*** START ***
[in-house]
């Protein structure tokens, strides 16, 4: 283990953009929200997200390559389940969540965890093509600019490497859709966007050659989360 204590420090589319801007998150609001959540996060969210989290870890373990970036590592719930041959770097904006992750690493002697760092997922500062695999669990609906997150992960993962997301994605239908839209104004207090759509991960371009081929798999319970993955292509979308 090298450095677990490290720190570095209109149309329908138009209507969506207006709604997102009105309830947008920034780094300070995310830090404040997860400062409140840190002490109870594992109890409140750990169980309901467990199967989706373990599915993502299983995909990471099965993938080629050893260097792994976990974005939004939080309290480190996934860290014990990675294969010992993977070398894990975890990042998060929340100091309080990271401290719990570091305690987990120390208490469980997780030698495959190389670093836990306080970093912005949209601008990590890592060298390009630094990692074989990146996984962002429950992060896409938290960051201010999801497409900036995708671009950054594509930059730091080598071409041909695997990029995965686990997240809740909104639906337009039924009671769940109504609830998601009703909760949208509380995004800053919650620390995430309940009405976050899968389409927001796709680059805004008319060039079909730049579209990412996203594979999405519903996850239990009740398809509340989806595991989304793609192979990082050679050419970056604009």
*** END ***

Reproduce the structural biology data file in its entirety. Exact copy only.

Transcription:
[in-house]
């Protein structure tokens, strides 16, 4: 283990953009929200997200390559389940969540965890093509600019490497859709966007050659989360 204590420090589319801007998150609001959540996060969210989290870890373990970036590592719930041959770097904006992750690493002697760092997922500062695999669990609906997150992960993962997301994605239908839209104004207090759509991960371009081929798999319970993955292509979308 090298450095677990490290720190570095209109149309329908138009209507969506207006709604997102009105309830947008920034780094300070995310830090404040997860400062409140840190002490109870594992109890409140750990169980309901467990199967989706373990599915993502299983995909990471099965993938080629050893260097792994976990974005939004939080309290480190996934860290014990990675294969010992993977070398894990975890990042998060929340100091309080990271401290719990570091305690987990120390208490469980997780030698495959190389670093836990306080970093912005949209601008990590890592060298390009630094990692074989990146996984962002429950992060896409938290960051201010999801497409900036995708671009950054594509930059730091080598071409041909695997990029995965686990997240809740909104639906337009039924009671769940109504609830998601009703909760949208509380995004800053919650620390995430309940009405976050899968389409927001796709680059805004008319060039079909730049579209990412996203594979999405519903996850239990009740398809509340989806595991989304793609192979990082050679050419970056604009």